Interactive skilled trades exhibit comes to Toronto

'With demographic shifts and high retirement rates, Canada needs more skilled trades workers'

Interactive skilled trades exhibit comes to Toronto

The next stop for the federal government’s series of “experiential marketing events” promoting skilled trades is Toronto.

The exhibit is being showcased in the Discovery Zone at the Royal Agricultural Winter Fair in Toronto until Nov. 12. The exhibit provides an opportunity to explore careers in the skilled trades. It is open to the hundreds of thousands of visitors attending the fair.

"Skilled trades workers are the backbone of the Canadian economy. With demographic shifts and high retirement rates, Canada needs more skilled trades workers,” says Randy Boissonnault, minister of employment, workforce development and official languages.

“These rewarding careers are an integral part of several industries across the country. Our government continues to raise awareness about the great careers available to young Canadians in trades. We are building a robust and diverse skilled trades workforce now for the economy of the future."

Ottawa announced the awareness campaign for skilled trades in September, with the first stop in Ottawa. It also made a stop in Quebec last month. It has also been to Fredericton and Saint John, and will be in Vancouver later this fall.

Under the campaign, individuals can learn about different skilled trades careers, find in-demand trades in their province or territory and discover the steps it takes to become a skilled trades worker. The exhibit focuses on creating an in-person and immersive experience and directs participants to a repository of information about what the skilled trades are, how to get started, and which trades are the most in demand.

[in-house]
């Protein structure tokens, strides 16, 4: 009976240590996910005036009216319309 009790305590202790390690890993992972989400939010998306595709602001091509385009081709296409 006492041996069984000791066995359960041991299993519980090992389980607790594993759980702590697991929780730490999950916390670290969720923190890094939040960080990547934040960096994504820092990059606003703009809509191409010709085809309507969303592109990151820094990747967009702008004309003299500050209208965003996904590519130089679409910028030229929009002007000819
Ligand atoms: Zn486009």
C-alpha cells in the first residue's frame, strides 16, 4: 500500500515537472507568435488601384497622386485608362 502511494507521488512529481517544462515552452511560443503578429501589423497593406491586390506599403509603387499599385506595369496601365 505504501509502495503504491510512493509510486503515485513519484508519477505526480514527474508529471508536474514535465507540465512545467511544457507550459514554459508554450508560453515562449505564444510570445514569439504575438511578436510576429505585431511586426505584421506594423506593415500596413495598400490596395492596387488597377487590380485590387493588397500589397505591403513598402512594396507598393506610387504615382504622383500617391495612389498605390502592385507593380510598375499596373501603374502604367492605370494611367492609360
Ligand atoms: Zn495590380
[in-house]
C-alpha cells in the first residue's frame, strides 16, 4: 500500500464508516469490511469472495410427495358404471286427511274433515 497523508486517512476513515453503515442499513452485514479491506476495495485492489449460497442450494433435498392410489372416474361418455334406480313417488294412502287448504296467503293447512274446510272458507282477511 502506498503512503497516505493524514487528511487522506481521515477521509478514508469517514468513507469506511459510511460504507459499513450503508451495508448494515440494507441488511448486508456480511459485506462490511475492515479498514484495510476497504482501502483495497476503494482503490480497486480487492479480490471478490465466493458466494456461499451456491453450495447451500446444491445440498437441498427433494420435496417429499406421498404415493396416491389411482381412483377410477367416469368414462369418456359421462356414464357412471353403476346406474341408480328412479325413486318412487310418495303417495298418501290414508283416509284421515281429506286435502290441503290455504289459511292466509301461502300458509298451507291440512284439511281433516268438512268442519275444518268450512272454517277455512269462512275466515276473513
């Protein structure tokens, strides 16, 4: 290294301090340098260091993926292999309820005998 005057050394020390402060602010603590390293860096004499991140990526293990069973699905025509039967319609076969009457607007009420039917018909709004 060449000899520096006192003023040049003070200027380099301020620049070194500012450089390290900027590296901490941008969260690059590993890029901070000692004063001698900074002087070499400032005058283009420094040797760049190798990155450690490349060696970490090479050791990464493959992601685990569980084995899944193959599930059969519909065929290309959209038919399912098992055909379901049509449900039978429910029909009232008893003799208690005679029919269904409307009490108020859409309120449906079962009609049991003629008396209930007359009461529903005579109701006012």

Ottawa collaborates with Skills Canada to promote the skilled trades.

"These interactive events allow our future workforce to discover the rewarding careers that exist in the skilled trades and technologies,” says Shaun Thorson, CEO, Skills Canada. “With a growing demand for skilled workers, this is a great way to get Canadian youth involved in the trades which will strengthen Canada's position in the global economy."

Trades with ‘attractive employment outlooks’

In Ontario, the construction industry was the second fastest growing industry with 9.2 per cent employment growth in 2022. In the Toronto region, there are several Red Seal trades that have attractive employment outlooks over the 2022–2024 period. They include:

  • boilermakers
  • cabinetmakers
  • carpenters
  • construction millwrights and industrial mechanics
  • cooks
  • crane operators
  • gasfitters
  • heavy-duty equipment mechanics
  • heating, refrigeration and air conditioning mechanics
  • industrial electricians
  • oil and solid fuel heating mechanics
  • steamfitters, pipefitters and sprinkler system installers
  • tool and die makers

The Canadian Apprenticeship Forum estimates that, from 2022 to 2026, over 122,000 new journeypersons will be required to sustain workforce certification across Red Seal trades in Canada. Of these, more than 92,000 journeypersons will be concentrated in the top 15 national in-demand Red Seal trades which include cook, industrial electrician, painter and decorator, and welder. 

Also, according to BuildForce Canada, the construction industry needs to recruit 299,200 new workers over the next decade (by 2032), driven predominantly by the expected retirement of 245,100 workers (20 per cent of the 2022 labour force).

However, 76 per cent of Canadians say they  would never pursue a skilled trade for themselves, finds a previous 3M Canada report.

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